Also, the "clear vision" style of canopy supplied is typical of the F4U-1D. The -1A canopy featured an additional diagonal frame near the top of each side of the sliding section. This will be relatively easy to add either by painting alone or by plastic strip.

 

 

Most details are very nicely done, including the cockpit side consoles, bulkheads and engine. The cockpit in general is quite good, accurately depicting the floorless aspect of the real thing (much more effectively than the Trumpeter kit), but there are a couple of details missing.

I added a map case to the starboard side console from plastic and lead foil, plus a handle to the quadrant on the port side console.

 

 

The prominent throttle quadrant is missing from the port sidewall too. I cut and sanded a block of white styrene to the approximate shape, and added throttle and mixture levers from brass wire topped with knobs from super glue (you might not be able to see the knobs now, but you will after they have been painted).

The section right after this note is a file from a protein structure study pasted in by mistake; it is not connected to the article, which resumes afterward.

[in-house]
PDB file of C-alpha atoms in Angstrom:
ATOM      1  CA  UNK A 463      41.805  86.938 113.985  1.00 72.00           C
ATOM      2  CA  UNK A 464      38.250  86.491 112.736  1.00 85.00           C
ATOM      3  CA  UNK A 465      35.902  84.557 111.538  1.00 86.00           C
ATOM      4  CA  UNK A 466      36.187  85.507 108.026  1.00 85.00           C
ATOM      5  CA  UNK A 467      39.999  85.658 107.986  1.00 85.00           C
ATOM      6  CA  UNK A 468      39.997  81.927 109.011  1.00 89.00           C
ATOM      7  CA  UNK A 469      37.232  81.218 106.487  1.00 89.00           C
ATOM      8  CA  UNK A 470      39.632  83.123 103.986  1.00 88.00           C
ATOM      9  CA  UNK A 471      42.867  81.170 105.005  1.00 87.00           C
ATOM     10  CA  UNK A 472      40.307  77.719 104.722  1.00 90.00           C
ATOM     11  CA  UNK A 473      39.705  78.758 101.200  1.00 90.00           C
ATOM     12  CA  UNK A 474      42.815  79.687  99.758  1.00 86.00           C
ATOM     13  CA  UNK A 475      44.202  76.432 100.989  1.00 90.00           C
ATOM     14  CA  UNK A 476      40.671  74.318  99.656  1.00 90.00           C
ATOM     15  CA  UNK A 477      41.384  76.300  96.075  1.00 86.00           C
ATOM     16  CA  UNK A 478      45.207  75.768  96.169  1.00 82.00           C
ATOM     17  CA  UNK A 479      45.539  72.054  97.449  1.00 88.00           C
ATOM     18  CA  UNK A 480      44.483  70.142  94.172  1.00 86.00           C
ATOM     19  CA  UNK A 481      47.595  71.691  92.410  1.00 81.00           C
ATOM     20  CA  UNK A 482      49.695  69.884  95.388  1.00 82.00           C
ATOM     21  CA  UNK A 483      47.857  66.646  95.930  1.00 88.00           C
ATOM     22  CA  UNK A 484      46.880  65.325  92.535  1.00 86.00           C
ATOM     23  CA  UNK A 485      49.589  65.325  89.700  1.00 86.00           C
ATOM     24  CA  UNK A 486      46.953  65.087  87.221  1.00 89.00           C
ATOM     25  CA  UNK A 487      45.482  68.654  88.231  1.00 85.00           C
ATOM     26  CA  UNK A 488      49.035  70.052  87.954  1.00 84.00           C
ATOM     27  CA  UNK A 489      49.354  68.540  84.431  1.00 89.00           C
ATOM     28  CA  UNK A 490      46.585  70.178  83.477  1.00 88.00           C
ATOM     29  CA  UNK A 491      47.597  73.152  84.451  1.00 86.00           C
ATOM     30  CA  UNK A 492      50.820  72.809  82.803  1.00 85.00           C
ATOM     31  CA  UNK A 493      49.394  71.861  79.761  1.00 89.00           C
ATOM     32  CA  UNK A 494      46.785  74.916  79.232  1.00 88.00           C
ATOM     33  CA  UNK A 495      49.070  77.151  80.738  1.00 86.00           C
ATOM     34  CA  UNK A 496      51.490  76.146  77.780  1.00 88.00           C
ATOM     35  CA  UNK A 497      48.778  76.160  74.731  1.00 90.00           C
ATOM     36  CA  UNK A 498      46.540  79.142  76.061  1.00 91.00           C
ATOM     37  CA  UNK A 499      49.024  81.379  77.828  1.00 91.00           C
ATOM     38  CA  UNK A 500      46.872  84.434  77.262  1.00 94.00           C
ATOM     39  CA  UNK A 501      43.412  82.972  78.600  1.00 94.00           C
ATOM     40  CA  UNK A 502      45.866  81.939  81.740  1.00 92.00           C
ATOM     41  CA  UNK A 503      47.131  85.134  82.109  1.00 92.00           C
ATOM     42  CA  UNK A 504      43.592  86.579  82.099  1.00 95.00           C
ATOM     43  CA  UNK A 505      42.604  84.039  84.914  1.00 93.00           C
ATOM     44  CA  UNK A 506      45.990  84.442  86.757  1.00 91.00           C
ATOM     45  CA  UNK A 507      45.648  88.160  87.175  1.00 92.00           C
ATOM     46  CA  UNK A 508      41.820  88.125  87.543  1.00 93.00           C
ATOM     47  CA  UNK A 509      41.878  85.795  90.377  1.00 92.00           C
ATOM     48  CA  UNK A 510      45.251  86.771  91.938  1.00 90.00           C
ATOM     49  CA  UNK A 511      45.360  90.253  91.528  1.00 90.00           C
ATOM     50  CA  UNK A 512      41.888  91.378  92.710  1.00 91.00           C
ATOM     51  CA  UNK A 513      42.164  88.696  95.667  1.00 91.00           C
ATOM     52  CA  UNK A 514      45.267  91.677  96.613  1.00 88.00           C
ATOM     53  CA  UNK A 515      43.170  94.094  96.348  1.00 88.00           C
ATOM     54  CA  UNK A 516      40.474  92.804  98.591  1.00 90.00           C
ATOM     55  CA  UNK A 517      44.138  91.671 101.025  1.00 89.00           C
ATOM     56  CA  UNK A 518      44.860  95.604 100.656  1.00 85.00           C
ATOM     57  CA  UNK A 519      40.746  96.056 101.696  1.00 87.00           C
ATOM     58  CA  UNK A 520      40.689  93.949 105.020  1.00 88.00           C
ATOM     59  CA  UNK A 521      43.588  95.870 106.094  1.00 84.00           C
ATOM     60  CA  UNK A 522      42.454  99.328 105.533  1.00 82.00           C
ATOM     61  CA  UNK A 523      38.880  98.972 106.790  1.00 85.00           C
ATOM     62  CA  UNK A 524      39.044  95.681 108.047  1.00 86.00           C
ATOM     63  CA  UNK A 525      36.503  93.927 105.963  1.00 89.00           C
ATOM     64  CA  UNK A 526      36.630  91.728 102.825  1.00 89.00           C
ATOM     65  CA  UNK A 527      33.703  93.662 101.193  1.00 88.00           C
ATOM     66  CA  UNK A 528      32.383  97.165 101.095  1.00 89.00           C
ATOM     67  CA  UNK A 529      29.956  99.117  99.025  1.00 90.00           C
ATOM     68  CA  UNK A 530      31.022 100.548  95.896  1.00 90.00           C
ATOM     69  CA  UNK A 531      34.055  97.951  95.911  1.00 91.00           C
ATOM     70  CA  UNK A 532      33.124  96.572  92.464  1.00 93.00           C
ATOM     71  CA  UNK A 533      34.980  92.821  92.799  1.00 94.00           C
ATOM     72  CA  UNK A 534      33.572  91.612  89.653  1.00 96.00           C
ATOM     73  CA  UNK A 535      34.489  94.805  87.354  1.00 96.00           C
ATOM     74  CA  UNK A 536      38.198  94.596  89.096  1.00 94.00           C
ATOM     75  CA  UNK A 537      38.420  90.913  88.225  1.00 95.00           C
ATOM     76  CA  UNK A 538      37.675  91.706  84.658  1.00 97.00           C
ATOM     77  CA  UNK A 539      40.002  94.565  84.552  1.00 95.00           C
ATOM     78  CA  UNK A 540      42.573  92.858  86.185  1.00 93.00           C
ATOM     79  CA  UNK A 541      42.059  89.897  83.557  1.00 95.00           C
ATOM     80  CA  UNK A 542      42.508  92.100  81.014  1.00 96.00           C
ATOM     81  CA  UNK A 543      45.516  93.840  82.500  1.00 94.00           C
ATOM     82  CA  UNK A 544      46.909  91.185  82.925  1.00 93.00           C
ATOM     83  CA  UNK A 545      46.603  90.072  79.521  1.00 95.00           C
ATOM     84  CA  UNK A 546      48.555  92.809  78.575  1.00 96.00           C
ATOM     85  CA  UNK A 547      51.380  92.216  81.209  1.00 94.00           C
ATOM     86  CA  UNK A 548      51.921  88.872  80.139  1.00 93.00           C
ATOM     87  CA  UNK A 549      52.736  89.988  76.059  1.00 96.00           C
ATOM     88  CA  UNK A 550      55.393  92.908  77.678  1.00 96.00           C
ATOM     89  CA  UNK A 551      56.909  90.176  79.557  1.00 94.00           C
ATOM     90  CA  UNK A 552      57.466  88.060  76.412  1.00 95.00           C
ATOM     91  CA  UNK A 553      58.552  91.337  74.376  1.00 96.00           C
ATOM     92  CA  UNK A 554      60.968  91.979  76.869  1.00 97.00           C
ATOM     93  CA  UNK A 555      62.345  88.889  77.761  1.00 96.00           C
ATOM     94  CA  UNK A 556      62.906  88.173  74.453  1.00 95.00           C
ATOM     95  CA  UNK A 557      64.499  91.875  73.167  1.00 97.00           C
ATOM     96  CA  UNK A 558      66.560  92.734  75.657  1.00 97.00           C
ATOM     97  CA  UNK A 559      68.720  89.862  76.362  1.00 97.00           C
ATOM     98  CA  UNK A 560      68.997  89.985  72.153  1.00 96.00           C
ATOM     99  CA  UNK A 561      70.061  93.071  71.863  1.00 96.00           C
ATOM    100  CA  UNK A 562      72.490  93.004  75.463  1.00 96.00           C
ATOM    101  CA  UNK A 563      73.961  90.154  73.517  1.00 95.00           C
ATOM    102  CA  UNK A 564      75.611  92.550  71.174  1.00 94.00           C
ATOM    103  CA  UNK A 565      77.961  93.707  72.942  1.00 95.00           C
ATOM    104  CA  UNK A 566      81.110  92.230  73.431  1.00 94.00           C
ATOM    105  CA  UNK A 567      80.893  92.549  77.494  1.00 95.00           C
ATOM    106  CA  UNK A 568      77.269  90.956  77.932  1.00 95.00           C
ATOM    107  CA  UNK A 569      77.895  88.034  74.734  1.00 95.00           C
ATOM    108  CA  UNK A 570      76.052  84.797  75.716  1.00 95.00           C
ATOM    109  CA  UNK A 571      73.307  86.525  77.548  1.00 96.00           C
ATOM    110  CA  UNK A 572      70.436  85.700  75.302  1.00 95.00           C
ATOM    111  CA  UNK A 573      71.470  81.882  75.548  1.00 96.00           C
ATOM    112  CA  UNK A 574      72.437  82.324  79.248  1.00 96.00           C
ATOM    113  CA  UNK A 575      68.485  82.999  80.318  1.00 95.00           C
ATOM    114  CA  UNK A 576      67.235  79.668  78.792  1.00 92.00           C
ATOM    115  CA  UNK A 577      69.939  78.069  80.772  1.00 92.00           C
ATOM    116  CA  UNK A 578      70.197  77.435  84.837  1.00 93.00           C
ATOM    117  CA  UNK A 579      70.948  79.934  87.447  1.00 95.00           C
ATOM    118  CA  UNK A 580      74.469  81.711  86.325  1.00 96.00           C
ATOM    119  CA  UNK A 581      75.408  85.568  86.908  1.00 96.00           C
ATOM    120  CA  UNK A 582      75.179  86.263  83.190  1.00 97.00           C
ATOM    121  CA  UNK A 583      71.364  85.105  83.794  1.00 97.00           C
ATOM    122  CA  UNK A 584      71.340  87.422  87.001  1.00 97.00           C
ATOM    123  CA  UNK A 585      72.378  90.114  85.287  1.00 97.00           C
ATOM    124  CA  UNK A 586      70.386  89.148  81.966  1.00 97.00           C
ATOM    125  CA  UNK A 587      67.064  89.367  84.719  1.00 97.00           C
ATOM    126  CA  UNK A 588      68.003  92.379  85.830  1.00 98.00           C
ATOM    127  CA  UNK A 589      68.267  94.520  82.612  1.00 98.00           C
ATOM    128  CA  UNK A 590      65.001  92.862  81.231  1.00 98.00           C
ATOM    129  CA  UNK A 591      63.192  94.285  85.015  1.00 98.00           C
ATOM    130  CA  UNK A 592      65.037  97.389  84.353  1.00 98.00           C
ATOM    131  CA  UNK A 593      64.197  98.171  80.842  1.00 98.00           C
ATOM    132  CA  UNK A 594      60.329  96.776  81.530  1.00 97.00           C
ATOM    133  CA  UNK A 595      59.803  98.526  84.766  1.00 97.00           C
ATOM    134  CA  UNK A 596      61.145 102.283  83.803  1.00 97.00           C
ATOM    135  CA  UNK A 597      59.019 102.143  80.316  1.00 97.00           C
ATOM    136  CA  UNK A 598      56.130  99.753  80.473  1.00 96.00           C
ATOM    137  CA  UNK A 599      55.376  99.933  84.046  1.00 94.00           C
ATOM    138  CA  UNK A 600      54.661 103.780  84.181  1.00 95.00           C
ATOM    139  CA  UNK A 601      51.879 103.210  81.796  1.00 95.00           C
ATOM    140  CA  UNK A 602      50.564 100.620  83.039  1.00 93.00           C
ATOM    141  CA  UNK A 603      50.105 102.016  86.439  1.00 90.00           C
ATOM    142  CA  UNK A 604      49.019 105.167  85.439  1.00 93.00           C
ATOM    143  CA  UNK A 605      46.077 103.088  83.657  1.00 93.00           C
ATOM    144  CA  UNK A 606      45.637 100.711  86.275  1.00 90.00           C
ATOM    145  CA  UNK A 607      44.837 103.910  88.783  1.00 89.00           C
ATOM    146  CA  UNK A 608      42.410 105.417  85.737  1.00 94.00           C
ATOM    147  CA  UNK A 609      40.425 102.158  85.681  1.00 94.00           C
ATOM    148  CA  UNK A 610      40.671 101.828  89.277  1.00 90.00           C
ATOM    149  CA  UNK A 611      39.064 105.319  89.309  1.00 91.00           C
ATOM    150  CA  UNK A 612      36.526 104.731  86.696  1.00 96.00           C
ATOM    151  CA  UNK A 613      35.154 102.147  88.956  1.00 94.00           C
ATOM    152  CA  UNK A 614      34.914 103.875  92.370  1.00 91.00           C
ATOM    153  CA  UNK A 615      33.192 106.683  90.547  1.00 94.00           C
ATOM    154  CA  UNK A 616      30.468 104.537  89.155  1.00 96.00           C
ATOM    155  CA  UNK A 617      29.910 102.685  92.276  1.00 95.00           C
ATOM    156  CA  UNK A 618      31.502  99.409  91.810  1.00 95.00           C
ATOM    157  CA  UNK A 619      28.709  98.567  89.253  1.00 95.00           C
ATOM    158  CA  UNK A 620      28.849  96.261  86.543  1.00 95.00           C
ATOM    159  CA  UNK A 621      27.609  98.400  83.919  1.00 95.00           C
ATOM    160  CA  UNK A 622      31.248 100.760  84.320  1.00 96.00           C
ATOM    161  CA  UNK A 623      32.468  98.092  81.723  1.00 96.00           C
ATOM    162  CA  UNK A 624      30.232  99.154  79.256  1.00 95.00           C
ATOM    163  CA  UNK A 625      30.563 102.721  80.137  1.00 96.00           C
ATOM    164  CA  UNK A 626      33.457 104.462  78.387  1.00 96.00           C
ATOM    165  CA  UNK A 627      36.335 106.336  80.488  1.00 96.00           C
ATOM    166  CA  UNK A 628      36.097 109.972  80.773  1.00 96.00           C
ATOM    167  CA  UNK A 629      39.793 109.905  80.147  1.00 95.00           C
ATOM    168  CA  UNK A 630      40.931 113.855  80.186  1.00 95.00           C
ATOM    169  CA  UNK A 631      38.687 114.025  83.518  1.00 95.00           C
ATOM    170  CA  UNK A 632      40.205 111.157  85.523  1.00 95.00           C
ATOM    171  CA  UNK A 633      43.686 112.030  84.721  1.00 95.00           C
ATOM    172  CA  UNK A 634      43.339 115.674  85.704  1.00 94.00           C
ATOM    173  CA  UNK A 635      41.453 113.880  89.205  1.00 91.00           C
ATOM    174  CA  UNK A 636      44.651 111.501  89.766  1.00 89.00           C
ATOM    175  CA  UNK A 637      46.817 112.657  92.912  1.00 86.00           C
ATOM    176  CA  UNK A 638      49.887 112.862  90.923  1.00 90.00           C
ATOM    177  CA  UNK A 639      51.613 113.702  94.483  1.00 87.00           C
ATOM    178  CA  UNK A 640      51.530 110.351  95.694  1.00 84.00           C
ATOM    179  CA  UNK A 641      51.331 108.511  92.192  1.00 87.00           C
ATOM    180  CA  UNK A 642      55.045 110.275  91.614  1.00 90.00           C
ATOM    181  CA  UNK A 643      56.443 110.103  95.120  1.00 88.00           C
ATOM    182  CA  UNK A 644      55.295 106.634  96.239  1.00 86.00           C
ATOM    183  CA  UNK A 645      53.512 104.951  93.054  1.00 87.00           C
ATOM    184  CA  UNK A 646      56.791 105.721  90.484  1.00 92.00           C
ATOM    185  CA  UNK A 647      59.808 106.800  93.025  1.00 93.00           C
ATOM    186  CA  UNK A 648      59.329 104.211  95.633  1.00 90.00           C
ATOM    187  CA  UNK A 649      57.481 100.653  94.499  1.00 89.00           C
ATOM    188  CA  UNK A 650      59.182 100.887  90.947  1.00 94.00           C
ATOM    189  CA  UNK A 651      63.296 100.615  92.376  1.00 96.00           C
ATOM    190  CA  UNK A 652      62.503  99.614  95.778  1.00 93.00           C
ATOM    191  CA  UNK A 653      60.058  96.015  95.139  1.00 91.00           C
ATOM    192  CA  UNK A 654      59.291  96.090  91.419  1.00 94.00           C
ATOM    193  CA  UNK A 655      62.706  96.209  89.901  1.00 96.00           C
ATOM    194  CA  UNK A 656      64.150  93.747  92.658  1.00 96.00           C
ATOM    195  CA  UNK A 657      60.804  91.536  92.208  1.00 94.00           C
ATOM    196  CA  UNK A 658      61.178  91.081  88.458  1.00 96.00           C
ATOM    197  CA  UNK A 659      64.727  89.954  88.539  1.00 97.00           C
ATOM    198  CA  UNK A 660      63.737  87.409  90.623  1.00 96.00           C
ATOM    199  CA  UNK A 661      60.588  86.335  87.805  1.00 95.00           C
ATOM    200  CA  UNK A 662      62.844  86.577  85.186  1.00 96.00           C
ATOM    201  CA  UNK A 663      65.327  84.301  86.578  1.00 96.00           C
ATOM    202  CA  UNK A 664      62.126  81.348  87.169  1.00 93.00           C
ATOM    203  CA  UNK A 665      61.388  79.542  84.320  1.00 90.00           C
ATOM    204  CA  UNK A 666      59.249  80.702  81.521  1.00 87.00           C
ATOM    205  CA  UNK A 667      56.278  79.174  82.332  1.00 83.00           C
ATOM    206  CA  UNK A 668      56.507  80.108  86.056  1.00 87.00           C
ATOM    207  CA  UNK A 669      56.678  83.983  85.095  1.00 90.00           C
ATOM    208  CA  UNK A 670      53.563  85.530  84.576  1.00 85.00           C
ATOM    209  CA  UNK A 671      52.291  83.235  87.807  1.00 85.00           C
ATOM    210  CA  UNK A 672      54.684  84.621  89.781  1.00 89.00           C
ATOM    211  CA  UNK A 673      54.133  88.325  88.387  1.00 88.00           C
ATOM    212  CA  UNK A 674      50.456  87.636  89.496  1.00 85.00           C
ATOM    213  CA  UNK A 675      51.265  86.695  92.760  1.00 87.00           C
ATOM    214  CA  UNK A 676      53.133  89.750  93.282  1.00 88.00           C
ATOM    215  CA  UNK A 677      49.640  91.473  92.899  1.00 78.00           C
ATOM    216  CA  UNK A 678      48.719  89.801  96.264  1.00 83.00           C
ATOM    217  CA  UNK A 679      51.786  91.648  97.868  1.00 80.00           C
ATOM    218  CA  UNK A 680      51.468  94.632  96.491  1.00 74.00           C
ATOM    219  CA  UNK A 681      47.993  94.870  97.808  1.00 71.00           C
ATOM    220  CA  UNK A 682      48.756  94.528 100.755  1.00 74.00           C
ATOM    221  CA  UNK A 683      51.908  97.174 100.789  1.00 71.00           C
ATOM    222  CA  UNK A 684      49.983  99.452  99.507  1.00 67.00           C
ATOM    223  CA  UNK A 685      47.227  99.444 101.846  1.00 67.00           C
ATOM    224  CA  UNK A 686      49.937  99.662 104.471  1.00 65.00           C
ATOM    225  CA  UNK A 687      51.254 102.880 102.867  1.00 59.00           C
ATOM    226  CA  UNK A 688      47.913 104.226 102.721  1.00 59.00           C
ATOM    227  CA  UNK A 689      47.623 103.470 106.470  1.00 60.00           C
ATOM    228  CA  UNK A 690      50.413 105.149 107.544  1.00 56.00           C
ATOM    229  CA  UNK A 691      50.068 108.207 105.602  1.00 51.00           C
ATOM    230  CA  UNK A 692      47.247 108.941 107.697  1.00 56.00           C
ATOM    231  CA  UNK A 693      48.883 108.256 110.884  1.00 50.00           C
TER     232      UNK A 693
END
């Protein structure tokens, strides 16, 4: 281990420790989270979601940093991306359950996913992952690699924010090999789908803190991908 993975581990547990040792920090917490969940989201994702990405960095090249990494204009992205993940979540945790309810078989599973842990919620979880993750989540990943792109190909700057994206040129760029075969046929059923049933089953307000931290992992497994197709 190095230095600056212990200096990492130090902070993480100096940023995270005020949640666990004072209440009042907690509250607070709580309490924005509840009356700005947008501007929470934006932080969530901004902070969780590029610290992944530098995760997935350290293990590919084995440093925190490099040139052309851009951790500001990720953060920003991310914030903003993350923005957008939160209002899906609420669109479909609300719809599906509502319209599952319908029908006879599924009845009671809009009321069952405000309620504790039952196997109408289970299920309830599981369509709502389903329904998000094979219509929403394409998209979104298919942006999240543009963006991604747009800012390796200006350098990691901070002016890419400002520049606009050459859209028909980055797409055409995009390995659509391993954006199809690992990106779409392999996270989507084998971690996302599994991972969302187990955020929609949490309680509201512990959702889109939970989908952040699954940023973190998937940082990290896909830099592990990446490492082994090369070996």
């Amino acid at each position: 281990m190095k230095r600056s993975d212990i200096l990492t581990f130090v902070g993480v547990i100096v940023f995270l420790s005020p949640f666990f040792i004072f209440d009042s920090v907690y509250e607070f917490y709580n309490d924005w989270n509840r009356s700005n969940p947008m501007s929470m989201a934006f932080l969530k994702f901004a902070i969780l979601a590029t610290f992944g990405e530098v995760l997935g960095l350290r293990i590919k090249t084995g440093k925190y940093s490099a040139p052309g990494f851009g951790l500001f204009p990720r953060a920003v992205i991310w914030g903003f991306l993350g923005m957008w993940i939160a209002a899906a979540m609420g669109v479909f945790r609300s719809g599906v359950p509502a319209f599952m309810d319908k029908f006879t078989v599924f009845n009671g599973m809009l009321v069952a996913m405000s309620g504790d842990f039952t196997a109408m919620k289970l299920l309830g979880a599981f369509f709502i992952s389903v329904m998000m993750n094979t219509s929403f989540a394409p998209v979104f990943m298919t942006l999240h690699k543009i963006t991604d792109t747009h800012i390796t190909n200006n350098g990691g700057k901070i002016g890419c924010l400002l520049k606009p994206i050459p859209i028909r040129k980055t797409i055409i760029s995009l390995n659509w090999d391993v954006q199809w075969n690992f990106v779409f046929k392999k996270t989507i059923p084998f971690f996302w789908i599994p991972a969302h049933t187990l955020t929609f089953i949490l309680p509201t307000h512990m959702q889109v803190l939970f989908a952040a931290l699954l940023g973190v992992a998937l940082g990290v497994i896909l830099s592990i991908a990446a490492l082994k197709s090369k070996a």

The seated pilot is up to the same superb standard as those supplied in the 21st Century Bf 109 and Stuka kits . This one is made up of a body, two poseable arms, two legs and a separate head.

 

 

Options include inner wing pylons, drop tanks, rockets and bombs. In fact, the relatively high parts count is largely due to the inclusion of these 28 optional parts.

With these options and the style of canopy supplied, it would appear that this kit best represents an F4U-1D variant. However, the propeller seems closer to the 13' 4" Hamilton Standard fitted to the -1A, but the base of each blade is too quickly tapered and narrow to my eye. If you leave off the ordnance (or fit only a single centreline tank) and add the frames to the canopy, you will have something close to a -1A.